Technics EAH-AZ70W

True Wireless in-ears with Dual Hybrid Noise Cancelling and touch control

In a nutshell

As with the Panasonic RZ-S500W, Technics’ debut in the arena of “True Wireless In-Ears with Noise Cancelling” can be described as extremely successful! If you’re looking for long-lasting, completely wireless headphones that sound great and also offer very good noise cancellation, you can’t really go wrong with the Technics EAH-AZ70W.


Technics’ True Wireless debut the EAH-AZ70W feature hybrid noise cancelling, support Bluetooth standard 5.0 and come with a high-quality audio codec, the AAC format. Also, these True-Wireless headphones are splash-proof in accordance with IPX4.

These wireless headphones, available in black or white, weigh just under seven grams on each side. Thanks to five (!) pairs of silicone ear cushions in sizes XS, S, M, L and XL, there should be no problems achieving a “perfect” fit in your ears. When wearing the AZ70W you hardly notice them, the fit is so stable with the correct EarTips that sporting activities such as running should be possible without any problems. The protection against weather-related moisture according to IPX4 (only the earphones, not the charging case) also contributes to their robustness, but hat wearers might have pressure complaints, because the AZ70W protrude a little bit out of the ears due to their design.

With six and a half hours in ANC mode, the runtime is very good, and these in-ears can be fully charged three times in the transport case, so that the total runtime is 19.5 hours including activated noise cancelling. In practice, these values naturally deviate slightly. Technics have also thought of a quick-charging function, and after ten minutes of charging, you can look forward to 70 minutes of listening pleasure including noise cancelling.


When the headphones are removed from the case, the pairing process starts immediately. If you want to connect the already paired in-ears to another device (multipoint is not supported), you first have to disconnect the connection with the first player and then press one of the two touch surfaces for seven seconds within three seconds after removing it from the case. During this process, the in-ears remember the last ten devices to which they have already been paired. If an eleventh device is added, the oldest connection is deleted.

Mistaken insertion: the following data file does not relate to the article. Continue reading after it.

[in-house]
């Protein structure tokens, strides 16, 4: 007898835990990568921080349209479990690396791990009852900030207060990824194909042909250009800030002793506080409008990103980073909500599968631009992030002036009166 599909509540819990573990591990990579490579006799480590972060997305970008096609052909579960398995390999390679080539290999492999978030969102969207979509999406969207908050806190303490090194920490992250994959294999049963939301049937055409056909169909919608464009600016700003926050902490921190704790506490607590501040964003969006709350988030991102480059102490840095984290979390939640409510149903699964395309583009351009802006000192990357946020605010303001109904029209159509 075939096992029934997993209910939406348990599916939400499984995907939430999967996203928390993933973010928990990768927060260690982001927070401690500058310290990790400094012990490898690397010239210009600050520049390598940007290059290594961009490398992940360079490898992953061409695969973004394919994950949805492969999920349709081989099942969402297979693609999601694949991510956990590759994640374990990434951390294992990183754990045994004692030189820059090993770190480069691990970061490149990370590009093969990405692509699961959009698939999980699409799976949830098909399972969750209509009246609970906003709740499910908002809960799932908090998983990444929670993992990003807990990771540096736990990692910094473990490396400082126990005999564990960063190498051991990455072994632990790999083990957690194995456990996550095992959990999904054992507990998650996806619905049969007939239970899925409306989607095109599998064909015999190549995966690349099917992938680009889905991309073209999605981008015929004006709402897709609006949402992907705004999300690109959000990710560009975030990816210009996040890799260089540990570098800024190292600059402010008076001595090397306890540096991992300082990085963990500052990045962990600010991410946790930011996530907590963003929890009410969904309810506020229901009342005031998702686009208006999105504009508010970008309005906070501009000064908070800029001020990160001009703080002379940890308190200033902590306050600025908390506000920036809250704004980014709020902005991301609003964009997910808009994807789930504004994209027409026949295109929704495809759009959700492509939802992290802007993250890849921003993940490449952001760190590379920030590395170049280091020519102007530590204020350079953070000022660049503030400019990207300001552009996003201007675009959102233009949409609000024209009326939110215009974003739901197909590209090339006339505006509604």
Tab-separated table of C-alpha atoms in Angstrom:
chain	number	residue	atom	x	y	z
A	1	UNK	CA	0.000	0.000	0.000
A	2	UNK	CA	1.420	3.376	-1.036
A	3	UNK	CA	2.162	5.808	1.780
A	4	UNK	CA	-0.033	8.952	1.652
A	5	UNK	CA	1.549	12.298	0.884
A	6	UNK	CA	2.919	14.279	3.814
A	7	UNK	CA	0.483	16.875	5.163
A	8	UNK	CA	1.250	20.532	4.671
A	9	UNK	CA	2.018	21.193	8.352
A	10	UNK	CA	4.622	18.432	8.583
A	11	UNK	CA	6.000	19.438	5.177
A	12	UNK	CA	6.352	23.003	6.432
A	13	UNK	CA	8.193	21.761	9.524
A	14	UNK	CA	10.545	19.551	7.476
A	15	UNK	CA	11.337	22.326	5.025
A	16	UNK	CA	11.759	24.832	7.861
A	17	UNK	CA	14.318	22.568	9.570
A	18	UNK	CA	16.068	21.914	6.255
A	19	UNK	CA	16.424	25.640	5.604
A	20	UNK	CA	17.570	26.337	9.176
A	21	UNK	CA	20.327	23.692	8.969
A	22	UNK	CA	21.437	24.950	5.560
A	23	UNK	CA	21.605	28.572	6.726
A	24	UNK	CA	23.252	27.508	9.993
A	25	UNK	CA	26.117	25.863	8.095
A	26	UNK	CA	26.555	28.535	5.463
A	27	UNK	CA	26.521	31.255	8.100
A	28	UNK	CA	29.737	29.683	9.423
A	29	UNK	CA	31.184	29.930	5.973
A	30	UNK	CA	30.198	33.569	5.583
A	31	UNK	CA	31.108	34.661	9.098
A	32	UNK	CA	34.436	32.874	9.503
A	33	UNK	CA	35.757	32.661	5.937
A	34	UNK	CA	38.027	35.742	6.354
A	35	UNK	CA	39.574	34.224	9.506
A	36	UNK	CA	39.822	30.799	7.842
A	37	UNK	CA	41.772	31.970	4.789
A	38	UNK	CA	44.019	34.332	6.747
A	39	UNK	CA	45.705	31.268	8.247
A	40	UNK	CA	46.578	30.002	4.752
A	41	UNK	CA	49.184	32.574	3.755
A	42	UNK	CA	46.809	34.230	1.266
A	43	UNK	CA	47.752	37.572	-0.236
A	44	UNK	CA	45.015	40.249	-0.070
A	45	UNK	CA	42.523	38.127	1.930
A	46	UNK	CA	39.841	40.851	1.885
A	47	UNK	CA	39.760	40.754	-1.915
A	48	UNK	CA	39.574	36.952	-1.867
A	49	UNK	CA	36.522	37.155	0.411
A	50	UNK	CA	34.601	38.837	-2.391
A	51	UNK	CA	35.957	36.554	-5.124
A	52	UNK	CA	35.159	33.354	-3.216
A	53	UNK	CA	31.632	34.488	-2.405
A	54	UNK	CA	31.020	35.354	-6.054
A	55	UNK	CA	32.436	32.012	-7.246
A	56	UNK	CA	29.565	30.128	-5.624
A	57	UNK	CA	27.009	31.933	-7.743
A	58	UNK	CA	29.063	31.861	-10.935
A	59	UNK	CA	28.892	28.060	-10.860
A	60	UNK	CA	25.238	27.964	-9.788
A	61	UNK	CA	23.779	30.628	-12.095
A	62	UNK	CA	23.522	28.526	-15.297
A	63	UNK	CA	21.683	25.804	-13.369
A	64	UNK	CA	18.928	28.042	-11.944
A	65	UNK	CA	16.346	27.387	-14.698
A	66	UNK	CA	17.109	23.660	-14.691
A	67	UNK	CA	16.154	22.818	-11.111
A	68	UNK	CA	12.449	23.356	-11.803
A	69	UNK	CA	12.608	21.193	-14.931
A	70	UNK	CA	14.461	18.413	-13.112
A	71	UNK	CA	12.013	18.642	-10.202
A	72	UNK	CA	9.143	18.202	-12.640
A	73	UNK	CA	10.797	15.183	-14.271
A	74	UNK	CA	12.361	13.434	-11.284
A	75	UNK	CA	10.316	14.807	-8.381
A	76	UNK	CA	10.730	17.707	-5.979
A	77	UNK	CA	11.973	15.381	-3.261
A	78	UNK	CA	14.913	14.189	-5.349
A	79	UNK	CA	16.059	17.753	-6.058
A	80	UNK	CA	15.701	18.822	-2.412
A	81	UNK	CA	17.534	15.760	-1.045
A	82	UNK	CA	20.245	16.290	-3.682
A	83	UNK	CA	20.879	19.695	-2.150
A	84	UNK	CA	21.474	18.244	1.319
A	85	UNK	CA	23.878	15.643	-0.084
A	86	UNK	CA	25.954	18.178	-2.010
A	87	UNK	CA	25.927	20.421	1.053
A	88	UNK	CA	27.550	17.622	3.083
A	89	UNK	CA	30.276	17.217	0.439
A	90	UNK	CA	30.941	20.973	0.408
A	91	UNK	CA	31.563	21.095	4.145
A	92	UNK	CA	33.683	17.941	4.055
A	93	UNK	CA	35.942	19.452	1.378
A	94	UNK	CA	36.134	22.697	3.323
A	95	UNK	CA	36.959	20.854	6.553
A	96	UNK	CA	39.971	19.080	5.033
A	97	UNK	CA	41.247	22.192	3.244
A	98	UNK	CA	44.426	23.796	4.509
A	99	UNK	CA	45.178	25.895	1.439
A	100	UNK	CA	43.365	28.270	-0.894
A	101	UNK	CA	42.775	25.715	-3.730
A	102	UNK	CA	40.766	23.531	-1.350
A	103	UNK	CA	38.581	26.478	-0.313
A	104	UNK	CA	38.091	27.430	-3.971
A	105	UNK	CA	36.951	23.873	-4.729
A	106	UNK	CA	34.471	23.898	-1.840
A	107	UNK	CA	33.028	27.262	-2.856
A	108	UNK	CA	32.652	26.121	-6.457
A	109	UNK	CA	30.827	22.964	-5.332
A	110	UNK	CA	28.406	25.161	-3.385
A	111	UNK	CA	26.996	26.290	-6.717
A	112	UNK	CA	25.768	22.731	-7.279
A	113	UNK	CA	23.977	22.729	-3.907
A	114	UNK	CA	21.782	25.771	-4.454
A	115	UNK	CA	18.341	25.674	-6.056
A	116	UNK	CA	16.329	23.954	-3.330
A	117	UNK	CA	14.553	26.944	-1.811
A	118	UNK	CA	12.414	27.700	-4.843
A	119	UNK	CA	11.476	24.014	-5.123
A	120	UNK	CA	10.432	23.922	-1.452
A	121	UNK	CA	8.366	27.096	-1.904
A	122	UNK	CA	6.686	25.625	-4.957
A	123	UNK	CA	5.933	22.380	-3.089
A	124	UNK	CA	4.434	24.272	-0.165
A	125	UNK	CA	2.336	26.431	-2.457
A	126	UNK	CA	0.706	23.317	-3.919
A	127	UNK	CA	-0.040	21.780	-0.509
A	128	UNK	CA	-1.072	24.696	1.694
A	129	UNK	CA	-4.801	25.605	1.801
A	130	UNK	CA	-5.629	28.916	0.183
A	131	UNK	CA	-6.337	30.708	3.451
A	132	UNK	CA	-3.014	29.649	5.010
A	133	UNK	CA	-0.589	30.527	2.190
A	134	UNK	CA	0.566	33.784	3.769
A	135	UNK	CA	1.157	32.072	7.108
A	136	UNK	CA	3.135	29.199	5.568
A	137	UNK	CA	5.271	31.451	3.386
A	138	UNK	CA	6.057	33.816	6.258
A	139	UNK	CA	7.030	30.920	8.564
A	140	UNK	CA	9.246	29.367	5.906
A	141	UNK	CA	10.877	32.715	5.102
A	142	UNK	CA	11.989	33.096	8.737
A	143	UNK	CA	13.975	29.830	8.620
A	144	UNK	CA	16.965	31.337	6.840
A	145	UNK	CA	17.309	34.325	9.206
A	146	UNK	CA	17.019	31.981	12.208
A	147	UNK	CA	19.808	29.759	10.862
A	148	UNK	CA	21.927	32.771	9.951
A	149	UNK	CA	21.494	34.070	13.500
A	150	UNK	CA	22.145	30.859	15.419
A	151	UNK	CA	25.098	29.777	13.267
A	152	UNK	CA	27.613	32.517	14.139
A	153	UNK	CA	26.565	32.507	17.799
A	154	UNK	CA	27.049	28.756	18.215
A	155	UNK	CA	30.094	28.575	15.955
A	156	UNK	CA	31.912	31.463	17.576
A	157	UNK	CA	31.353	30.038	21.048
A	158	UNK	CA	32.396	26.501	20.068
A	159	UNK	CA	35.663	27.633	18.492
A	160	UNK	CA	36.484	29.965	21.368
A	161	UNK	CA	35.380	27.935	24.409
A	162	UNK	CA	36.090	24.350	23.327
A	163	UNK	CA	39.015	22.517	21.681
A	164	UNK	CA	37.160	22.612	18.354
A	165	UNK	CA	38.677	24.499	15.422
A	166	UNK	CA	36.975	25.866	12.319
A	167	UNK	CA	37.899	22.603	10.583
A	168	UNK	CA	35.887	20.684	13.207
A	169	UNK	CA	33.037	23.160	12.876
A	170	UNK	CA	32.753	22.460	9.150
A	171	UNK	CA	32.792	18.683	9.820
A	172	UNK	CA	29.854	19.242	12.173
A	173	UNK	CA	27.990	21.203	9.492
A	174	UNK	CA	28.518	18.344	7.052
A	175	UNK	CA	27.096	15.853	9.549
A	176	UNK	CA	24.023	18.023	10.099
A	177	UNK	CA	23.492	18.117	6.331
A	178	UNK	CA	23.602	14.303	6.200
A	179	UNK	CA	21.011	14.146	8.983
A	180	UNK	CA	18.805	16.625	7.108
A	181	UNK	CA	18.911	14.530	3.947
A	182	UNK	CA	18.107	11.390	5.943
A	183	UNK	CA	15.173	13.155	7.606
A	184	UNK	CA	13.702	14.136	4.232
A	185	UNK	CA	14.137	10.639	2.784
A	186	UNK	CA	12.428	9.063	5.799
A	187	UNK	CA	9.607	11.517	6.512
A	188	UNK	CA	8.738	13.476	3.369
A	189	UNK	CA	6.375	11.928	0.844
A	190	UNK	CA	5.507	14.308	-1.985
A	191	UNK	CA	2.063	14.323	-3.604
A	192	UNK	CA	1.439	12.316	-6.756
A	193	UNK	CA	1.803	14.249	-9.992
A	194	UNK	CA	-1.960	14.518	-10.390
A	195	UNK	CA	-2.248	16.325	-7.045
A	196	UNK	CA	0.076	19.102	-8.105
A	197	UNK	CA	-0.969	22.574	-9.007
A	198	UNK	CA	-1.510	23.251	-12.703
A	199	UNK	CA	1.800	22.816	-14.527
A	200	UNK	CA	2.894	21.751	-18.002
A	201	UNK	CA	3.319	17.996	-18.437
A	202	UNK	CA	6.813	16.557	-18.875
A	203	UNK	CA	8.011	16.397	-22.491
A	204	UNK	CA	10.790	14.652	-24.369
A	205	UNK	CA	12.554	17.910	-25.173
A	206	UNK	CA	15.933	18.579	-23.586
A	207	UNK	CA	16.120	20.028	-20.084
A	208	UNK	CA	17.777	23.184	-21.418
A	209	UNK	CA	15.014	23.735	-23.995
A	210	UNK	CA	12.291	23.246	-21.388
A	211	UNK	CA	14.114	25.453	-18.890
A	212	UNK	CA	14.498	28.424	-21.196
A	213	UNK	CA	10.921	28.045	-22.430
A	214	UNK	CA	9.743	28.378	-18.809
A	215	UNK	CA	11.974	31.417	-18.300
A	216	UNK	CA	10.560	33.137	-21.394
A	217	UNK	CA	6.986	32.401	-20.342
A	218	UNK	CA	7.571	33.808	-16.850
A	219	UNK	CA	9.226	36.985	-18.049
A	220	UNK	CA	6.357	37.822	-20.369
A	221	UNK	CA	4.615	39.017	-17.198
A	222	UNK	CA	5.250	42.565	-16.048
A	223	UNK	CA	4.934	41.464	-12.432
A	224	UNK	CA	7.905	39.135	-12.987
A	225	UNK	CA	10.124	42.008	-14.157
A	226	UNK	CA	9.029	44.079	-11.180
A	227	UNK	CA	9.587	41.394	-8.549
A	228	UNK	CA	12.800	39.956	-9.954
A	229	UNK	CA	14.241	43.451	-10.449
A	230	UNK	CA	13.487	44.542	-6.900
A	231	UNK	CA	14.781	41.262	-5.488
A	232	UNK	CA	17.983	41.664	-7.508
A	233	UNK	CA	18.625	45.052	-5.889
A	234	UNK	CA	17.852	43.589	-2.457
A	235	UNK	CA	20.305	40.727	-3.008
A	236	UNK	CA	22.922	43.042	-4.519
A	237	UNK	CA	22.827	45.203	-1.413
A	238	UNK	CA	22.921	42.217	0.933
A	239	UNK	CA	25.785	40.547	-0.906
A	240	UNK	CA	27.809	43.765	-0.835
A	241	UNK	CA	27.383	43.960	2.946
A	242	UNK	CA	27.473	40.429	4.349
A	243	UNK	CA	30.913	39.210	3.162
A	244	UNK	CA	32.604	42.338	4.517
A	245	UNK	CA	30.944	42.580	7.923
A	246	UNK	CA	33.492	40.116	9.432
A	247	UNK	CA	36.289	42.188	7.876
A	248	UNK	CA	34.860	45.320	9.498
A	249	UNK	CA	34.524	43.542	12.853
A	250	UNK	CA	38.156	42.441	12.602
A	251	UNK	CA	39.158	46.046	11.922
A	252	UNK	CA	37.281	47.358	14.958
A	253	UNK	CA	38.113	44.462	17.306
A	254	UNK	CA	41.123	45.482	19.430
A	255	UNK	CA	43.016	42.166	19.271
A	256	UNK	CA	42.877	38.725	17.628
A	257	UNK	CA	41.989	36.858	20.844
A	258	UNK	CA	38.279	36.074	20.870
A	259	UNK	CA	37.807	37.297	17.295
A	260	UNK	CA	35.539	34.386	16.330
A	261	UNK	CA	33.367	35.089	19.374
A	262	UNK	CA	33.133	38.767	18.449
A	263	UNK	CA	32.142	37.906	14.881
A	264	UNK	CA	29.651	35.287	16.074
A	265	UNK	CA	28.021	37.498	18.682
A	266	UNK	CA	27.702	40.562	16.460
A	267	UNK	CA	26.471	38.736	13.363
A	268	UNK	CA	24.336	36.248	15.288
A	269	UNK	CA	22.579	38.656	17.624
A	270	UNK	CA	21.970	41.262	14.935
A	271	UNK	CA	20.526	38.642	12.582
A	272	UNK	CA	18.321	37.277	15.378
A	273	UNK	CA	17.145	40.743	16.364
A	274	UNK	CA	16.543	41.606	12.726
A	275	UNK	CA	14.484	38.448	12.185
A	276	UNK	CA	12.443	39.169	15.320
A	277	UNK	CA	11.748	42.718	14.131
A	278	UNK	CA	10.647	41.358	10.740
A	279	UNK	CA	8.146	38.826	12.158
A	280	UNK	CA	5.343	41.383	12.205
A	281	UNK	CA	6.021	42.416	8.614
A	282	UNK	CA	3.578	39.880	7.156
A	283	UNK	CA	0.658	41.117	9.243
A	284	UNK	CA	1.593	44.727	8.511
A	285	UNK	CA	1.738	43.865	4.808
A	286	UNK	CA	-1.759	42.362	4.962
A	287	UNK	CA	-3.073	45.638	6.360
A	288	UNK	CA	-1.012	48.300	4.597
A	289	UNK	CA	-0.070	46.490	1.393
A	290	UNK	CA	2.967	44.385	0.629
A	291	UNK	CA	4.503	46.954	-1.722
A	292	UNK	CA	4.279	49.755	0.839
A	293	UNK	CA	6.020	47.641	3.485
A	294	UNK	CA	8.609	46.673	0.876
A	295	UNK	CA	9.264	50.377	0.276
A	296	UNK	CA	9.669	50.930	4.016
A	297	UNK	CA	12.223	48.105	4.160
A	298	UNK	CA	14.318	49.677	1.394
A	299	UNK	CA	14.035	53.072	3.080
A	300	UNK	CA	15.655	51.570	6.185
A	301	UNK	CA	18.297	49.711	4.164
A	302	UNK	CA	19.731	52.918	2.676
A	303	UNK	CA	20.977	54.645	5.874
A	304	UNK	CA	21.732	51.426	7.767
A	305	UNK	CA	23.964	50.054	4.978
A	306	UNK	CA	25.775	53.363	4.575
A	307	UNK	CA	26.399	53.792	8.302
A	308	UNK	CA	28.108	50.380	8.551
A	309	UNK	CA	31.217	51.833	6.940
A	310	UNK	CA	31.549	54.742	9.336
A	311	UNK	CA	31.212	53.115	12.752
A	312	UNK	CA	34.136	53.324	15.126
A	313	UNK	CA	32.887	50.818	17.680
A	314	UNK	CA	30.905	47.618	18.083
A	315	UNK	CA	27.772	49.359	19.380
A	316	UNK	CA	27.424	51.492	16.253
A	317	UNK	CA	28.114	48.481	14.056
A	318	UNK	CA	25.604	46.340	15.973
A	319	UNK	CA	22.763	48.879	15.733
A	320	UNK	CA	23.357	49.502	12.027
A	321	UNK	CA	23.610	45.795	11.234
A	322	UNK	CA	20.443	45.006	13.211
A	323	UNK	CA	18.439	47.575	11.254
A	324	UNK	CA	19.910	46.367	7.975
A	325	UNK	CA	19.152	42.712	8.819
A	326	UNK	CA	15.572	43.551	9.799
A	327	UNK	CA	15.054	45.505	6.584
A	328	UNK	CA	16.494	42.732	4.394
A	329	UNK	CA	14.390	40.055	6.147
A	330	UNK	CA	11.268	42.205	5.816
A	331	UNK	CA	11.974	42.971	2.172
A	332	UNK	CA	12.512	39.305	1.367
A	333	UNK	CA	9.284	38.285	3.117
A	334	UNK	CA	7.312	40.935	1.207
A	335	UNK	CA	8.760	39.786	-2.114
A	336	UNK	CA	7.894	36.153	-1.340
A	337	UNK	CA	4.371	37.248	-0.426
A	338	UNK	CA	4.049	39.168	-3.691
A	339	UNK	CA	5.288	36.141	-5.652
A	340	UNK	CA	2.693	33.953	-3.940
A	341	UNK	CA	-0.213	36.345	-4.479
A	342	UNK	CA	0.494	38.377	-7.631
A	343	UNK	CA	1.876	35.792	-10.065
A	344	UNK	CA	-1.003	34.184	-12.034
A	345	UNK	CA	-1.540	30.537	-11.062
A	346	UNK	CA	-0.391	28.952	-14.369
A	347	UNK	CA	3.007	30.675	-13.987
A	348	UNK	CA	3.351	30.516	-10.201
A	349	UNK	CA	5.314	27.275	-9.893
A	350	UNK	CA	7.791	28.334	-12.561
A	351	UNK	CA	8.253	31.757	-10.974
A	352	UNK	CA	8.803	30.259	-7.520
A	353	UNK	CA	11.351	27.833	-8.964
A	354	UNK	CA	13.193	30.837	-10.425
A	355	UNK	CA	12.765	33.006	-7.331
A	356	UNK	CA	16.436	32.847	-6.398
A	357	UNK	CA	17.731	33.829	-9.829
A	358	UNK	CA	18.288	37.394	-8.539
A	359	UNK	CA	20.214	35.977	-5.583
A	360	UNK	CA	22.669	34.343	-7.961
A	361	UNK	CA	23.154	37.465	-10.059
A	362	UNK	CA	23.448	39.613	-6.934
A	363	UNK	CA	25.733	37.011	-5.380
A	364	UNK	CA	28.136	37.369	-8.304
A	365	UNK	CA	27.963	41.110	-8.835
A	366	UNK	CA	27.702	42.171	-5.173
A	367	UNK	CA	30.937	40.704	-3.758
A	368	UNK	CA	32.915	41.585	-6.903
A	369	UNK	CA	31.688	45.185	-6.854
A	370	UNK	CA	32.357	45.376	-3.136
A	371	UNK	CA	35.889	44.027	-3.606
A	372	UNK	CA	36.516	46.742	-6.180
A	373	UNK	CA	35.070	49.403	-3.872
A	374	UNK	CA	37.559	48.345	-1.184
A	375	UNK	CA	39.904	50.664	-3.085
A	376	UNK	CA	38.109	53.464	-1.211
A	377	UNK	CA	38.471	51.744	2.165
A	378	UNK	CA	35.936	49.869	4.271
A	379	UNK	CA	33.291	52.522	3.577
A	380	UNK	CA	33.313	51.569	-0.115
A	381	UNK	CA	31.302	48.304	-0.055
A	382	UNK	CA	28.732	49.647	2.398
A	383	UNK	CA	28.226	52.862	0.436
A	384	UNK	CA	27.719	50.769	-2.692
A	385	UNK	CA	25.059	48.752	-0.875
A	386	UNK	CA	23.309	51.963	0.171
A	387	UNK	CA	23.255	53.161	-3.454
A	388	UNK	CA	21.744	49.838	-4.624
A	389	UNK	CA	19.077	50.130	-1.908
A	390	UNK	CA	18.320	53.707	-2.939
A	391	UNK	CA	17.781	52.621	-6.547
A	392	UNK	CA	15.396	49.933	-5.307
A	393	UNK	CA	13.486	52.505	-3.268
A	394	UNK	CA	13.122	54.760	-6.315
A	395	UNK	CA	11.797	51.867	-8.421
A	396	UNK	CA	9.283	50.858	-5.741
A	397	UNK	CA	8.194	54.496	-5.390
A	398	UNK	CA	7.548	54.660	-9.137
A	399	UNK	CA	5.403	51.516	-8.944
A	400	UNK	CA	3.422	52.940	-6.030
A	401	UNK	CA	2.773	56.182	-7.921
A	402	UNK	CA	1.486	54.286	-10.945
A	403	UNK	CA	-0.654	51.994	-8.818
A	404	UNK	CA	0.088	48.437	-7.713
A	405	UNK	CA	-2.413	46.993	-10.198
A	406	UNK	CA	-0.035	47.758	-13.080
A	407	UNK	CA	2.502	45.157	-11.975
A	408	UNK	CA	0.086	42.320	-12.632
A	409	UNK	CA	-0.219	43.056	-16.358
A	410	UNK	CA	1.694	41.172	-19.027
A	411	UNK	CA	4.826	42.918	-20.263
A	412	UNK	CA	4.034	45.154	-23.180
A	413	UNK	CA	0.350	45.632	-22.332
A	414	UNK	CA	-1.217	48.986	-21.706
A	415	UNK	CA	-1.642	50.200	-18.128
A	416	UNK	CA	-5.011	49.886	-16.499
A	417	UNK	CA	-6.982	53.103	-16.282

With various Android and iOS devices we were able to achieve extremely stable ranges: In the open air, the first drop-outs could only be heard after about 36 meters, inside an apartment we did not hear any drop-outs even over one floor.

Tap the left side once to control the Play/Stop function, tap the left side two or three times to decrease or increase the volume. Holding the left touch sensor for two seconds starts the usual voice assistants (including “Alexa built-in”), while the right headphone allows title jumps back and forth by tapping two or three times. Pressing the right for two seconds switches between noise cancelling, transparency mode and normal mode. But it is also possible to answer calls on both sides by simply tapping, while ending a call requires a two-second press.

Control via the touch surfaces worked reliably in our test, commands were executed with a delay of about one second. In terms of controls, there is nothing to complain about here either, all the important functions are covered by the AZ70W. Nevertheless, I would like to have a touch lock on this model, so that any accidental triggering of functions when moving to the headphones into position could be avoided.

App connection


Fine tuning of these headphones can be done with the free “Technics Audio Connect” app for Android and iOS. Only here can both the noise cancelling and the transparency modes be seamlessly adjusted, and under “Sound Mode” a five-band EQ and sound presets “Bass Optimization” and “Clear Speech intelligibility” are available. Changes to the EQ are saved, but multiple presets cannot be created. The most important settings in the app include whether to prioritise sound quality (the AAC codec is used) or connectivity (codec is set to SBC) and after how many minutes an automatic shutdown should occur. A headphone finder function and the possibility to run firmware updates are also available here.